Since its inception, the Longwood Rural Fire Brigade has worked tirelessly to ensure the safety of the Longwood community and surrounding areas.
Many members of the brigade have committed their lives to this endeavour.
Their many years of experience have contributed to a vast accumulation of knowledge, both with regard to fighting fires and preventing them. They are trusted by the community to protect both property and, most importantly, lives.
In recent times the experience and wisdom of these life-long volunteers has been subverted, undermined and sabotaged by the so called “rules and regulations” placed upon them by those in positions of power within the CFA.
These rules and regulations prevent the Longwood Fire Brigade (and other brigades like them) from administering safety measures, such as controlled burns.
Controlled burns have taken place in Longwood long before the CFA Handbook was written, and serve to reduce fuel loading around the township. Thus making the town a safer place.
Despite what has been said by Steve Warrington (CFA CEO) in recent times, reduction in fuel loading has been proven to inhibit bushfires by lowering the intensity of the blaze.
David Packham, of the CSIRO, has proven that the standard intensity of a fire that is able to be controlled is three megawatts per metre.
However the Black Saturday bushfires, for example, averaged about 70 megawatts per metre.
Mr Packham states that 97 per cent of the intensity of a fire is directly related to the fuel loading in the area.
If this is the case, then preventing communities from undertaking fuel reduction burns can only be viewed as sheer stupidity and indeed it must surely be a failure to comply with the “duty of care” that is spoken about with such reverence within the hierarchy of the CFA.
Simply put, high fuel loads endanger human lives.
Sadly, many in rural communities feel that the CFA hierarchy and government agencies give more consideration and value to flora (most not even native) than to human life.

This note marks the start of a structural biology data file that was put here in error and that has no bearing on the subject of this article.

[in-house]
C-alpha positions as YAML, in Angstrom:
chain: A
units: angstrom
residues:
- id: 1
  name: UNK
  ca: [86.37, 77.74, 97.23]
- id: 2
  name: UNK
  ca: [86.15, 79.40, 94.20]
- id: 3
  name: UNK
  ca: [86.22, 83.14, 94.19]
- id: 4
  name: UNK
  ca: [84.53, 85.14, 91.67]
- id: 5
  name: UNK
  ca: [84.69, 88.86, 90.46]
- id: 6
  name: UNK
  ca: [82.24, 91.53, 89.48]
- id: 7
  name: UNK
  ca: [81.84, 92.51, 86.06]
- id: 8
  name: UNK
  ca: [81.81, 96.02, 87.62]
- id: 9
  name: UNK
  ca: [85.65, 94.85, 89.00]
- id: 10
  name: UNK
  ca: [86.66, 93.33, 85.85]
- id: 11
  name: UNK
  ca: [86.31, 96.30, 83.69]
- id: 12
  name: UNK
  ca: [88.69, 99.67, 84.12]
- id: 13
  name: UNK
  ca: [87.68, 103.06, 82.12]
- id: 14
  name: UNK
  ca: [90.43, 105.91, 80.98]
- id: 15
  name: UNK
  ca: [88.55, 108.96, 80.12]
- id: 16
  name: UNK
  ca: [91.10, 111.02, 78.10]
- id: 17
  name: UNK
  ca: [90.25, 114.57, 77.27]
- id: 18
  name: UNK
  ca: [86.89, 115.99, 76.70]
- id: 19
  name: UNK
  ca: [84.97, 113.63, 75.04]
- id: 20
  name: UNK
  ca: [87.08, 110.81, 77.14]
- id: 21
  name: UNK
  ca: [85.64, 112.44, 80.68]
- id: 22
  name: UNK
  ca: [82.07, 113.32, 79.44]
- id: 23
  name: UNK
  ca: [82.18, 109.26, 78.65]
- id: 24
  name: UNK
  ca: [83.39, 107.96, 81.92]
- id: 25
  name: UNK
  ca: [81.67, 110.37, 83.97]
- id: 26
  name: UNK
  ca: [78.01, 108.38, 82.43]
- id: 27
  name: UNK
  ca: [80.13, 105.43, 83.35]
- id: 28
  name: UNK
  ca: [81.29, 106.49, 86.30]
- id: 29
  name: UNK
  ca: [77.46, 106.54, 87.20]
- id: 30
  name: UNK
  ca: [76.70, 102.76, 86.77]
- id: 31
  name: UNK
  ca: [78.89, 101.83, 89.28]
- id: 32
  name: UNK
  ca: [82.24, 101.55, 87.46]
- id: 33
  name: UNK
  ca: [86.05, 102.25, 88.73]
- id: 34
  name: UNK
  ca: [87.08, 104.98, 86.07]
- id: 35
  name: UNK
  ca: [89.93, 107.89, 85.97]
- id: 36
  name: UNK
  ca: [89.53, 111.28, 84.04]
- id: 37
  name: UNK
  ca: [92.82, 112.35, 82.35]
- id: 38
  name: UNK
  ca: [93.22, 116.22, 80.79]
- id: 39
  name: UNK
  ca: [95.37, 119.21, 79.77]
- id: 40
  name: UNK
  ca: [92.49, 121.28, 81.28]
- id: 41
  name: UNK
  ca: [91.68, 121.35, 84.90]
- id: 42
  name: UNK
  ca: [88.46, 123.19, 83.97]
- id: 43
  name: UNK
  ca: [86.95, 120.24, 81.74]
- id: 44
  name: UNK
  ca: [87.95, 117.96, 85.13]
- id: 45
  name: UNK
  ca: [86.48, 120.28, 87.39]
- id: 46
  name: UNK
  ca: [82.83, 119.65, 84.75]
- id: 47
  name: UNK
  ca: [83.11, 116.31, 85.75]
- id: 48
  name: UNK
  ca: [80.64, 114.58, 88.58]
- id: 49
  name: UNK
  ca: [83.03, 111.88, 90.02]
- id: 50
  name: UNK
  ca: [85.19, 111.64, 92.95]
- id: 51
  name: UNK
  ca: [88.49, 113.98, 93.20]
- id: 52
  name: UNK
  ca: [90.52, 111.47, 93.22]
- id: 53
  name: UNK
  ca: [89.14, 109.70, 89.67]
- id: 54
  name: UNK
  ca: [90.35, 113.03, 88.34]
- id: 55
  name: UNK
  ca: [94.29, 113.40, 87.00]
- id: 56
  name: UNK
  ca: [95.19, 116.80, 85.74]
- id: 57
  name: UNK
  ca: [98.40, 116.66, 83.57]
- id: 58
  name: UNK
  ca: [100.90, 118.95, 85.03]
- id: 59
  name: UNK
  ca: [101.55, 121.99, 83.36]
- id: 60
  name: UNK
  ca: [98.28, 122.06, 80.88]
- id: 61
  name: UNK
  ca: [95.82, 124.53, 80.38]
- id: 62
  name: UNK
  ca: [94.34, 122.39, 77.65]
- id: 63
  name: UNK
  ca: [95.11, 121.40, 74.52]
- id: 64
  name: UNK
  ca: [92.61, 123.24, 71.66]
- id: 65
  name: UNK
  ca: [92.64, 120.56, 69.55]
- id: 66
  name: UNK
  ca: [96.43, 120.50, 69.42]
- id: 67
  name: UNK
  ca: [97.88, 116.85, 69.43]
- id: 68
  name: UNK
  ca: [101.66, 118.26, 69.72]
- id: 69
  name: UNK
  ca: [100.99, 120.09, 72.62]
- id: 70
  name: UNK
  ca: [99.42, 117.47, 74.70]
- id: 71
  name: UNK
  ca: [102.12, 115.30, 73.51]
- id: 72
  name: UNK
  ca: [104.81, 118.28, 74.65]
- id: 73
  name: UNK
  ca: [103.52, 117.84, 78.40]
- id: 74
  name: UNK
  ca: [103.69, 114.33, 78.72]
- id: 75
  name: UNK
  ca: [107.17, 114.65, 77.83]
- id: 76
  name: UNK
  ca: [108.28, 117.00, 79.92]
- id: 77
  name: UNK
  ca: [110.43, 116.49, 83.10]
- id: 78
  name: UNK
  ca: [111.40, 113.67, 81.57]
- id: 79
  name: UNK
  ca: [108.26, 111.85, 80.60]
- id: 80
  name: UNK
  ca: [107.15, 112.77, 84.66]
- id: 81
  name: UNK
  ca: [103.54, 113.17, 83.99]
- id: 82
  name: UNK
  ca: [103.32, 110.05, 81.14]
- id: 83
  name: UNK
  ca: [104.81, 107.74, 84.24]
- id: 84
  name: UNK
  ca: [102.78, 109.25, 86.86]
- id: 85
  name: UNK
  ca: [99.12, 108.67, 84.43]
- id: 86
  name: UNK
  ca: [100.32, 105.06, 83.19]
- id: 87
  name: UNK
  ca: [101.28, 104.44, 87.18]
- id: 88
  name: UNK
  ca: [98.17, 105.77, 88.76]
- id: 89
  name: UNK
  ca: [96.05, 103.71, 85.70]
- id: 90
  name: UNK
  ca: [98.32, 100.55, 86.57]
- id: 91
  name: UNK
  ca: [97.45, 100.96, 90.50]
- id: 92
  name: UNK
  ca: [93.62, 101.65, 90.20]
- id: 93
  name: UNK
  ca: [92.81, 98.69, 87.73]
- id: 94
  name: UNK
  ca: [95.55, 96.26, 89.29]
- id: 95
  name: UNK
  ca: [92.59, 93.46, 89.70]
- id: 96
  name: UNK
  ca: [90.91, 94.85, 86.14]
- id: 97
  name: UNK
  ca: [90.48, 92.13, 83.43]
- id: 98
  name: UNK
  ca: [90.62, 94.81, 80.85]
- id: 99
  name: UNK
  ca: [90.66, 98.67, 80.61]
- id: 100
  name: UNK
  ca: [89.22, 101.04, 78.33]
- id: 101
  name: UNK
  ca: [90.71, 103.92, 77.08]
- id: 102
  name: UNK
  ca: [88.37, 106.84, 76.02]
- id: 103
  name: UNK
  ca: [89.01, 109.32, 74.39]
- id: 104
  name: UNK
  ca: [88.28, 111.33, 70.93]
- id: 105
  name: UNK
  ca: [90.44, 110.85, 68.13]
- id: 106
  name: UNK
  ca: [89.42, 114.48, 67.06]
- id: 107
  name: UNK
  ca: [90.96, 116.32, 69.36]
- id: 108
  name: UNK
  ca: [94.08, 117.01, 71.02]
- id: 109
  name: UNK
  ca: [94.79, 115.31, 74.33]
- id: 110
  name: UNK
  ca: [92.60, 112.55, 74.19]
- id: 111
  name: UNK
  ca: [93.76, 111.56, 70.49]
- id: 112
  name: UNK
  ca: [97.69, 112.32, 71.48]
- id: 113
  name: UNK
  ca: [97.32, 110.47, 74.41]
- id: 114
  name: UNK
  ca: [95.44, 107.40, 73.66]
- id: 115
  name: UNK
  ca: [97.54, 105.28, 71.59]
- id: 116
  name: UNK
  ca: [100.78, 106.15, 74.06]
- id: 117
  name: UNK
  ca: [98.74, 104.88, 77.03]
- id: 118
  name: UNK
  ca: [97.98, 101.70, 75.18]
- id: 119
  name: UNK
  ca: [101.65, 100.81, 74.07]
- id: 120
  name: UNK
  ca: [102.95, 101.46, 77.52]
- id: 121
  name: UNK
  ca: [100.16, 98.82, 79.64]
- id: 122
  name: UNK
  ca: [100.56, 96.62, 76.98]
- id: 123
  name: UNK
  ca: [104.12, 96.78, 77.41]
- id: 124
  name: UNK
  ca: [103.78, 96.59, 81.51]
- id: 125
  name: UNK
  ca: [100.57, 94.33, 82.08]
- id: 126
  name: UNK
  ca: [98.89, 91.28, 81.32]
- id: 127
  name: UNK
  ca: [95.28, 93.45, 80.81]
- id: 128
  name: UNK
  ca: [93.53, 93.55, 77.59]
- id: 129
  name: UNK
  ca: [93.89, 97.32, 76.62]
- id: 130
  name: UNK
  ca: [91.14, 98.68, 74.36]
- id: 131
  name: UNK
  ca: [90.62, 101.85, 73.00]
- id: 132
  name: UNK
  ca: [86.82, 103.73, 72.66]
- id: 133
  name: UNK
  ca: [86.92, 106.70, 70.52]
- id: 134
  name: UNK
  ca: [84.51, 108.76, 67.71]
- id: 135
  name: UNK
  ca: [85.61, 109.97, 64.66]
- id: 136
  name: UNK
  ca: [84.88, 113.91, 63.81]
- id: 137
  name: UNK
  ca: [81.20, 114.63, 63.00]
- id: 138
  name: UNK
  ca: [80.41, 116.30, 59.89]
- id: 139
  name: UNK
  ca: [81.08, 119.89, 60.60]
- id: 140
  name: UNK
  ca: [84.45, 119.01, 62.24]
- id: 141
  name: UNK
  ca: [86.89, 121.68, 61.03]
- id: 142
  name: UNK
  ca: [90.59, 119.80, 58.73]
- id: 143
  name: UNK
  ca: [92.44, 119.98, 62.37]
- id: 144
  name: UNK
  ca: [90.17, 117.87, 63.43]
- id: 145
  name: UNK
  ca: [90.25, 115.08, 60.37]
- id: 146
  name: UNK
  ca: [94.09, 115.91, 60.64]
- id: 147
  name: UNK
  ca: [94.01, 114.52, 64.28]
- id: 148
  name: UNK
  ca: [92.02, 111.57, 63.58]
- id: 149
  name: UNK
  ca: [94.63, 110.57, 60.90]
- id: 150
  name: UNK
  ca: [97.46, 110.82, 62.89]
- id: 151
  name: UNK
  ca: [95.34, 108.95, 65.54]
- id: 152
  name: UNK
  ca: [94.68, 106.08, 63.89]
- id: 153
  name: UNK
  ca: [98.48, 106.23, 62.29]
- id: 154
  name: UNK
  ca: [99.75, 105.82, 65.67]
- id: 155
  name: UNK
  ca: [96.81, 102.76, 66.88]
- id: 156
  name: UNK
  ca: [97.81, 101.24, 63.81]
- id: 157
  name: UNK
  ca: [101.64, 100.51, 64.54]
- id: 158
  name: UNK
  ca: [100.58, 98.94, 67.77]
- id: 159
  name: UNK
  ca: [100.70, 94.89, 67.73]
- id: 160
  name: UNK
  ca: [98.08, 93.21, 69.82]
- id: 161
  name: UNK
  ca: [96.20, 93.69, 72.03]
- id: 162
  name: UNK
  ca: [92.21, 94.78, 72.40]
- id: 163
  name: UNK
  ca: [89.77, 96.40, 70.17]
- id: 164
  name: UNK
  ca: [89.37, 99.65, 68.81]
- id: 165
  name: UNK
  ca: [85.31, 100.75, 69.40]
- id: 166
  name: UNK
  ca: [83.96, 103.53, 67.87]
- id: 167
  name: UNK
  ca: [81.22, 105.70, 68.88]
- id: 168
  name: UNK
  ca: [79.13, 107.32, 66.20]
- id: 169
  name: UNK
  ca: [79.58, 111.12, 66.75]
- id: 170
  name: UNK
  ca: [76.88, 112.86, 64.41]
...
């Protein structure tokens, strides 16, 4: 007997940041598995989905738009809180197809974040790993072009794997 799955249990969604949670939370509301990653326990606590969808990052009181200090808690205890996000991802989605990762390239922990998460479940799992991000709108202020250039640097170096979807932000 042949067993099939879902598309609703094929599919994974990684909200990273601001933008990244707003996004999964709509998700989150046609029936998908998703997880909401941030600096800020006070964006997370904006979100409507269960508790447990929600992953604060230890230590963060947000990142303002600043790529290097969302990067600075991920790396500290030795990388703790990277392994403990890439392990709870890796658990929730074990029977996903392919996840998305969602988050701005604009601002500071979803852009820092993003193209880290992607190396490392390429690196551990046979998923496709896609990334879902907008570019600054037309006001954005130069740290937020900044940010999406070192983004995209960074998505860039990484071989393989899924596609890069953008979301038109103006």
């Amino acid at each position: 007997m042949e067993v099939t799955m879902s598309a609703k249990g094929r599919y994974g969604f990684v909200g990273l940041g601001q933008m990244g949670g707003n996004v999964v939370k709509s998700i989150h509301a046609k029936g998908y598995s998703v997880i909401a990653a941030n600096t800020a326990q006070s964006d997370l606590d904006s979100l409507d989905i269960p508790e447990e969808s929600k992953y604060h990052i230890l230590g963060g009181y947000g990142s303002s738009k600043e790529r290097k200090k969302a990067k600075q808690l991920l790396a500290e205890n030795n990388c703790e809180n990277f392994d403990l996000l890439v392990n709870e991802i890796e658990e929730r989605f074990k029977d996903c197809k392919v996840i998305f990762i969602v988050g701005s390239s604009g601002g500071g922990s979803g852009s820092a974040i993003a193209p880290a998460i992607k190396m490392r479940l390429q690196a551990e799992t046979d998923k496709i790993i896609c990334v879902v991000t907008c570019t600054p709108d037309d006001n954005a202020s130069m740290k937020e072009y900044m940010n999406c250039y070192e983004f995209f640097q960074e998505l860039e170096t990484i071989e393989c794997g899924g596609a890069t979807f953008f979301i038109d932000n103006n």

The recent bushfire conditions in Victoria, NSW and Queensland have been associated with terms such as “unprecedented” and “unparalleled”.
However, evidence suggests that it is in fact not the weather conditions that are unprecedented, but the fuel loading.
Fuel loading that could be prevented through the use of controlled burns and grazing.
Indeed this was a recommendation made by the royal commission into the Black Saturday bushfires, and subsequently ignored by the Victorian Government.
It was recommended that fuel loads be reduced in five per cent of the total area of vegetation in Victoria per year, but since 2009 not even a third of this target has been met (an even lower percentage in the past five years).
This failure to comply with the recommendations of the royal commission, combined with the prevention of controlled burns in local communities, severely restricts the effectiveness of local brigades to protect their communities.
It seems that at the core of the problem is trust.
The CFA hierarchy seems to no longer trust the years of experience and local knowledge when it comes to what is best for communities like Longwood.
However, they still trust and rely on these experienced volunteers when it comes to managing bushfires on the ground.
They still trust that volunteers will leave their homes and work to respond to threats, even on ‘Code Red’ days when the public is advised to flee.
Brigades must be trusted to manage their local areas, just as they are trusted time and time again to protect communities when the heat is on.